11:20 am Tues:
The whole Placencia area and south of us escaped pretty much unscathed by
Keith. We got a lot of rain, and the seas from the dock south were VERY
rough. However, seas just north of the cut between Placencia Caye and the
Tradewinds property were almost glasslike. Lots of tarpon rolling in there,
so the guys have been having a great time fishing.
San Pedro and Caye Caulker got the worst of it. We're just now beginning to
get reports in - so far, a few injuries in San Pedro (mainly from flying
debris) but no injuries in Caye Caulker. However, LOTS of property damage
on both. Purportedly, the Corona del Mar (a concrete building) lots its
third floor, and Mata Chica was completely destroyed. Journey's End is ok,
but is full of water. About 40 houses were lost on Caye Caulker.
I understand that Belize City has up to 4 feet of water in some places and
that most areas have no phone or electric service. Many downed (and live)
power lines, so people are being urged to stay in their homes or shelters
(if they went to a shelter). The highways are in bad shape, and with the
amount of water, probably nobody could get anywhere anyway. Some reports of
price gouging in Belize City.
Belmopan shelters are full and until this morning had no food. Amazingly,
when the government put the shelter plan together, they relied on people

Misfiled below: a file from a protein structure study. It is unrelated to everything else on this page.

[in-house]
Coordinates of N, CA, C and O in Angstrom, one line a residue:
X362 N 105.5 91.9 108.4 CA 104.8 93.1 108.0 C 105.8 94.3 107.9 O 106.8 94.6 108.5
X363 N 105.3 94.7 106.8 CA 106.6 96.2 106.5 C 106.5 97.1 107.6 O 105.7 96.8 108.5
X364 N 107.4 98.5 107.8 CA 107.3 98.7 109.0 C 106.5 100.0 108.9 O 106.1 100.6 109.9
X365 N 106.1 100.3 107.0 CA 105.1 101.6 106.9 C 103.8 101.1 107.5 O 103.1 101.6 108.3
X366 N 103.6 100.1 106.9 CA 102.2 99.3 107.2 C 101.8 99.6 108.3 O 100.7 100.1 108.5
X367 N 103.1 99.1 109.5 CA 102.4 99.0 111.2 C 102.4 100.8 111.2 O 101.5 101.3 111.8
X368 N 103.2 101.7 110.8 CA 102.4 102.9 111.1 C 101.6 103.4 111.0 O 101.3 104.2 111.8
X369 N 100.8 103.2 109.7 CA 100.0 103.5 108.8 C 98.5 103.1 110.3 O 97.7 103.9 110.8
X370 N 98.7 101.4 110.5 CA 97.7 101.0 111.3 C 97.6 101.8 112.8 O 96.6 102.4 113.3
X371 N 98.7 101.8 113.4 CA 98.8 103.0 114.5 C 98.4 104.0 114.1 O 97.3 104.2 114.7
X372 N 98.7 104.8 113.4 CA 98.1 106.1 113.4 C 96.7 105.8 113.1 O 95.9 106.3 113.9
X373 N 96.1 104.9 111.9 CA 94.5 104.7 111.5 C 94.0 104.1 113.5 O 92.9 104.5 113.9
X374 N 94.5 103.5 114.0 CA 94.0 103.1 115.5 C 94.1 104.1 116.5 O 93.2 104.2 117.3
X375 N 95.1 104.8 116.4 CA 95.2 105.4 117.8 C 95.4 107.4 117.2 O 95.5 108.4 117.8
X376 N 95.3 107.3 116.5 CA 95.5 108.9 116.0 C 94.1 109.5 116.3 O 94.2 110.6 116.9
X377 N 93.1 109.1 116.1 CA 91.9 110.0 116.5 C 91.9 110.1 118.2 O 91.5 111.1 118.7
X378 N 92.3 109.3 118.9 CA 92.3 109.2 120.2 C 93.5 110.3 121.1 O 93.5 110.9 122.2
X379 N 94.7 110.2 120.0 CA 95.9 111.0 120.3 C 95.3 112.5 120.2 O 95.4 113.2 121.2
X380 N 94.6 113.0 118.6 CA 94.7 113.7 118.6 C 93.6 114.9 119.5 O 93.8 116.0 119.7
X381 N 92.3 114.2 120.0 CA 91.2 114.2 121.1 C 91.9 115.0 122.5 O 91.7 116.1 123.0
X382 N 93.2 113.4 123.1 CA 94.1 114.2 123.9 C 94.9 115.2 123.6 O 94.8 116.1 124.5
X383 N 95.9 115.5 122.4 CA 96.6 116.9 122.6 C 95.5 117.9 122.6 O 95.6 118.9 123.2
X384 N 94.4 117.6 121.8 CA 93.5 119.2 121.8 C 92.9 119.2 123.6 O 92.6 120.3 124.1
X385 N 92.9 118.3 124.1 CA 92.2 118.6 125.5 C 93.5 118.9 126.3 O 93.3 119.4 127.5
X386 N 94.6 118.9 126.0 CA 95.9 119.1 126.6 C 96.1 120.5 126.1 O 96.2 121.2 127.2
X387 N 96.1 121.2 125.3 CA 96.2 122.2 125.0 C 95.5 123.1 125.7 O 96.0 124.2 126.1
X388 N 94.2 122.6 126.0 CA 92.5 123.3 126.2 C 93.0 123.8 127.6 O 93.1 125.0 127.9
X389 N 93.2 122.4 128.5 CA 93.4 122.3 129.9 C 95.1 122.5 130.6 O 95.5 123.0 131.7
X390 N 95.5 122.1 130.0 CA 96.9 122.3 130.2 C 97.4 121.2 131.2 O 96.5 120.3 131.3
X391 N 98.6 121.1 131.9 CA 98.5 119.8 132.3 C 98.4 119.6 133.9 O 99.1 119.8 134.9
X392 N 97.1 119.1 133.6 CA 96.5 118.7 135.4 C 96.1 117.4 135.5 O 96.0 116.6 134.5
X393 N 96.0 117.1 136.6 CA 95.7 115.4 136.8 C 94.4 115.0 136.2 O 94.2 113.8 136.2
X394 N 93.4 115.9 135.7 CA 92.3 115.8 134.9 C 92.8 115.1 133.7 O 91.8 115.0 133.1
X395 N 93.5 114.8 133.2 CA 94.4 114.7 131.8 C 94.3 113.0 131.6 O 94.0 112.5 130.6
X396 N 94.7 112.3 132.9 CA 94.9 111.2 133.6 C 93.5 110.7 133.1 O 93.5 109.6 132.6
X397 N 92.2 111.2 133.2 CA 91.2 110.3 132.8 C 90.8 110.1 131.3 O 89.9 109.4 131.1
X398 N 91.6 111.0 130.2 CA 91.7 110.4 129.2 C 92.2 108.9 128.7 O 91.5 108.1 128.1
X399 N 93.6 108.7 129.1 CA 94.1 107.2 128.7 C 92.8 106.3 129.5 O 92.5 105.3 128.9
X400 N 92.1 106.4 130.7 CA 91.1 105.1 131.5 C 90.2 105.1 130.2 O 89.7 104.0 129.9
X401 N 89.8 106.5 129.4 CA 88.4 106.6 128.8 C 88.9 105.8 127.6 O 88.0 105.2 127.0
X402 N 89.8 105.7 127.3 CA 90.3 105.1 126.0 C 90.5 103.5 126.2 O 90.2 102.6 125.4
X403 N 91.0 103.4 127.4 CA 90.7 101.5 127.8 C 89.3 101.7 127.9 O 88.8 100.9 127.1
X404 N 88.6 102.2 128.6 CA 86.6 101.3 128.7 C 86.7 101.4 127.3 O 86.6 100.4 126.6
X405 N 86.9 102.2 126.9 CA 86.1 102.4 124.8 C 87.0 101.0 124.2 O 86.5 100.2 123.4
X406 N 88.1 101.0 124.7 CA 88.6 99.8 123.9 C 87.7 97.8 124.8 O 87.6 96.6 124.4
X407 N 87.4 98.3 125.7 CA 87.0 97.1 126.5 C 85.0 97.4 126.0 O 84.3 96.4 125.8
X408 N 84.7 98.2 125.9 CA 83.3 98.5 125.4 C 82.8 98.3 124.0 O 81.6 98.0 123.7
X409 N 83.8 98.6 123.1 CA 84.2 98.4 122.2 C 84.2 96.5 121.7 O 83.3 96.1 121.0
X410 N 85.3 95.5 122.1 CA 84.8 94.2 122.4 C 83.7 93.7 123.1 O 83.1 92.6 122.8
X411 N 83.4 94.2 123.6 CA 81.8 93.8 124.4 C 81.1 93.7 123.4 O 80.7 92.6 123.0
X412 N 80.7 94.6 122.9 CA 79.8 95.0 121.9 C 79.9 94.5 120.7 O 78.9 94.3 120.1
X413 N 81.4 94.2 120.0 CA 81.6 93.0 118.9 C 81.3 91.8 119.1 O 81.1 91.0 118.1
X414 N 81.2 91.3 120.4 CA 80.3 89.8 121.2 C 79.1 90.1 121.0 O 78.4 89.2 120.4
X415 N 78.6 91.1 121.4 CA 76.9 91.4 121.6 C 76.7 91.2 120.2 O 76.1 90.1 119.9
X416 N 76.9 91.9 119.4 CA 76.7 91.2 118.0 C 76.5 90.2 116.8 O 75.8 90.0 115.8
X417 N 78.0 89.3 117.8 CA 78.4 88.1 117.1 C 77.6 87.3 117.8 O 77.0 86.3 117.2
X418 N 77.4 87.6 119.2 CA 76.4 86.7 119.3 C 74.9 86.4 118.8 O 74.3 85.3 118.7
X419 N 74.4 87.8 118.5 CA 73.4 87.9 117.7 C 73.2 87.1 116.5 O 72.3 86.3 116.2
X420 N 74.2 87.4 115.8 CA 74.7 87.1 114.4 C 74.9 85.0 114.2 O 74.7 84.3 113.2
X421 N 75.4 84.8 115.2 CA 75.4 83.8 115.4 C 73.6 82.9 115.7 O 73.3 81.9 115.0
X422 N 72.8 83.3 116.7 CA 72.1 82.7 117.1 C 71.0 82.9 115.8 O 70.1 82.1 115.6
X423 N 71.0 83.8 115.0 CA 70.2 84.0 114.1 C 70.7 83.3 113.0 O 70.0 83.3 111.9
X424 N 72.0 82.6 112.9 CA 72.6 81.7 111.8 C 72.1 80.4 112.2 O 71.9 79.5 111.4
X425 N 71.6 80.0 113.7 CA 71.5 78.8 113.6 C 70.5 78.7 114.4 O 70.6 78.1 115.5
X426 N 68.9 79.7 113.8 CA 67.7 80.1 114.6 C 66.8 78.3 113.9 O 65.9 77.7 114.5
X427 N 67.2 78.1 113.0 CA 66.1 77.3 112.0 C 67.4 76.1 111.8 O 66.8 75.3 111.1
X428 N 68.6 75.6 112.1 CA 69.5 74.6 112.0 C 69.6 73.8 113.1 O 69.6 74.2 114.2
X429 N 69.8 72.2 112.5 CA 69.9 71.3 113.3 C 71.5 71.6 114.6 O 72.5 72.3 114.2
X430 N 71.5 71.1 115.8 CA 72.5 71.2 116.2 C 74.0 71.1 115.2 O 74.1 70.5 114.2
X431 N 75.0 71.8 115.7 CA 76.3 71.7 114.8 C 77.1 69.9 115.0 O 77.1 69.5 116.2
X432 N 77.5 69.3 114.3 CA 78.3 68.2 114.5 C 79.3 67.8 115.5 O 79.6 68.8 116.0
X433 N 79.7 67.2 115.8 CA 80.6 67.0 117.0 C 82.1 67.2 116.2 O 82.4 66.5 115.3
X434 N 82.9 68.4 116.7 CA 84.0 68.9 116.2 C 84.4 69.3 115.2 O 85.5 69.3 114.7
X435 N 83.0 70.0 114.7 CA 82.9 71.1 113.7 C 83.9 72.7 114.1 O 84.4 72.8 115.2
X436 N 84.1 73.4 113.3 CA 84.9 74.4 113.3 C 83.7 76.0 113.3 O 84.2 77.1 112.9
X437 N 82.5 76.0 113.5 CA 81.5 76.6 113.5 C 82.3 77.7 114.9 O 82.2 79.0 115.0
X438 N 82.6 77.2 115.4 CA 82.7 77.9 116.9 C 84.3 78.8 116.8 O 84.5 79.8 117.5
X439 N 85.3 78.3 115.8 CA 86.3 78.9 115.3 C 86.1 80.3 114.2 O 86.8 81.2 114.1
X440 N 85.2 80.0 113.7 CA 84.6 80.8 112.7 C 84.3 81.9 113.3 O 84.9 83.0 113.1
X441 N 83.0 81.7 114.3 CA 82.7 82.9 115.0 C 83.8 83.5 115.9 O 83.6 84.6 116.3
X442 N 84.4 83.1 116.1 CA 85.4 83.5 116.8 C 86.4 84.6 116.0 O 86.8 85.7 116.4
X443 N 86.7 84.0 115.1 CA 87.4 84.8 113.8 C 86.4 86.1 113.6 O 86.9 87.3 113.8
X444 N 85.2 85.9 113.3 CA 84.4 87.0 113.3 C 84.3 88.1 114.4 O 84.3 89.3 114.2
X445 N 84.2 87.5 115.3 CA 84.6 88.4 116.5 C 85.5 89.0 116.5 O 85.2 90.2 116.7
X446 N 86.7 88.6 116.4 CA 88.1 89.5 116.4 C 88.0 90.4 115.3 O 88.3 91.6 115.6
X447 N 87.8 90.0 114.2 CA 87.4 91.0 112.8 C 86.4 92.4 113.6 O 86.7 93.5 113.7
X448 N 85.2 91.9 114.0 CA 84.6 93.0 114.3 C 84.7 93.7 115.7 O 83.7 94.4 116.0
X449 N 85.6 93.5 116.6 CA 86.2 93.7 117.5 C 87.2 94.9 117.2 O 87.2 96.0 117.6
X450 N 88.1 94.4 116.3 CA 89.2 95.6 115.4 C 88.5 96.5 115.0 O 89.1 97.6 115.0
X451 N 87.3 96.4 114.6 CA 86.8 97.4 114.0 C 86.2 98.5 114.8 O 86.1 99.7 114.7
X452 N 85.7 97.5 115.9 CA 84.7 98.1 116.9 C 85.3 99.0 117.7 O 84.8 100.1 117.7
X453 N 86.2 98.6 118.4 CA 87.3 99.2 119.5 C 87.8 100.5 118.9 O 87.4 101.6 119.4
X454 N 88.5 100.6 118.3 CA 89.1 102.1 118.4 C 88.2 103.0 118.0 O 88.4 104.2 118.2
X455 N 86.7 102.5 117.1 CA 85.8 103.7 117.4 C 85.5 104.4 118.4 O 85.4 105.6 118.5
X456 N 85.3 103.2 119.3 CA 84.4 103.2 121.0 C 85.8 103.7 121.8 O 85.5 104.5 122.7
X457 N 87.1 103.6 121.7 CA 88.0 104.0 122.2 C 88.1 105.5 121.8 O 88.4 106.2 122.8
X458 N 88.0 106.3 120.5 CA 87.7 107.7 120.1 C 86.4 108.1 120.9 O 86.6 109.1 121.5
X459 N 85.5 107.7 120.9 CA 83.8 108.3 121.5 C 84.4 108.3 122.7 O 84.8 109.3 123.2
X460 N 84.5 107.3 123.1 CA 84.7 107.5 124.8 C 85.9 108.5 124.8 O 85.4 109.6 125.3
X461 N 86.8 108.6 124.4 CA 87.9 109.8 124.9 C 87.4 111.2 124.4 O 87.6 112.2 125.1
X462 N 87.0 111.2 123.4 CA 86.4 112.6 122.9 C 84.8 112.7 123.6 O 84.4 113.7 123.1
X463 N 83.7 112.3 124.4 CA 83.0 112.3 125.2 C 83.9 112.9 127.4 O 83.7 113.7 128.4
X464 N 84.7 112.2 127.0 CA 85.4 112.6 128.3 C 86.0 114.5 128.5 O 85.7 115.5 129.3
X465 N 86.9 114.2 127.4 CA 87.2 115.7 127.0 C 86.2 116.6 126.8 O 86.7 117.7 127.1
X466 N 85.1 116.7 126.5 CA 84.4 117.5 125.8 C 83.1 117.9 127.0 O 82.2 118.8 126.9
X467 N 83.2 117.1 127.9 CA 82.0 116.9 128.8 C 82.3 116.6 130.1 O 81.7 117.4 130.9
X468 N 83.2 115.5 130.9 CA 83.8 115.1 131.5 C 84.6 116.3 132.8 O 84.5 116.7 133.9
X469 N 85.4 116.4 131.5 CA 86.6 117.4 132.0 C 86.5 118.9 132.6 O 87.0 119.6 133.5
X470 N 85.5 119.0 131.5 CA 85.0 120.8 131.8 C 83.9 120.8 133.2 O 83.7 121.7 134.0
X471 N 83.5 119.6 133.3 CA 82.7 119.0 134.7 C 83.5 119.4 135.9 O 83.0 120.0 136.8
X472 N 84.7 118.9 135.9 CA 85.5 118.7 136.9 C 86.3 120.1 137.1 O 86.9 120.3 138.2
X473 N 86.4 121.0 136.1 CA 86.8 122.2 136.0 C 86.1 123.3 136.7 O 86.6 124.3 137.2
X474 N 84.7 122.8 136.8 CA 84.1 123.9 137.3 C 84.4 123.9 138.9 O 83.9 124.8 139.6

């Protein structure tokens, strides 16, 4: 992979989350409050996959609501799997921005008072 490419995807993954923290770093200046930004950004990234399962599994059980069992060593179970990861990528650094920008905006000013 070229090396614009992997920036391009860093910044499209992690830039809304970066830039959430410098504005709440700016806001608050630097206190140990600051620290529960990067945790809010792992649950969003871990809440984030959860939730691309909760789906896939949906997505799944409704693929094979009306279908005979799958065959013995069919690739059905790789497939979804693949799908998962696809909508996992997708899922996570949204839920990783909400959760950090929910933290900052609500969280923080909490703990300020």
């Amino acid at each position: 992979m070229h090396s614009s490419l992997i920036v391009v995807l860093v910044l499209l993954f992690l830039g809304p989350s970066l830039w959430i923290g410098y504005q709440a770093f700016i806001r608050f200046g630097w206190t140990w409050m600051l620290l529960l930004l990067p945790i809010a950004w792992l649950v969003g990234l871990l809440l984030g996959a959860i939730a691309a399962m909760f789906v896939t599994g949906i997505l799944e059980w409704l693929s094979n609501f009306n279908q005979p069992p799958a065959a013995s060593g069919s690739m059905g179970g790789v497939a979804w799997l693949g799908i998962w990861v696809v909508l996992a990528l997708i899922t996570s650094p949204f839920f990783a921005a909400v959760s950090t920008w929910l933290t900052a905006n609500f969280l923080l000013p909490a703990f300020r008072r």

bringing enough food to last for 2 days (and they told people to do this on
the radio). My question is, how do you bring enough food for 2 days for a
whole family if you don't have any refrigeration or cooking facilities. I
don't imagine many people had ready access to ice (or maybe even a cooler),
so what were they supposed to bring for food for 2 days?
The Corozal area is reporting little damage, but some of the villages near
there are cut off from food supplies because of the bad roads.
I went out yesterday and bought a lot of chicken at Wallen's after I
realized that road conditions would probably mean no supplies here for about
a week. I figure that between the chicken and the fish (that Kevin says
he's going to catch today), we should be ok - - and should be able to feed a
few other people as well.
One humorous note here. Our hurricane shelter is the school on the sidewalk
(it was originally built as a hurricane shelter and later turned into a
school). However, extensive renovations are being done to the school. As
usual, the renovations were going very slowly. So, the Village Council put
up the "warning" hurricane flag in front of the school and sent some guys to
work on the renovations. These poor guys were out there in the rain and
wind trying to get some work done - - right behind the hurricane warning
sign. A friend got a picture - - should be priceless.
Anyway, thanks for thinking of us. Hope Keith doesn't come up your way (or
that other mess that brewing around Cuba).
Mary and Kevin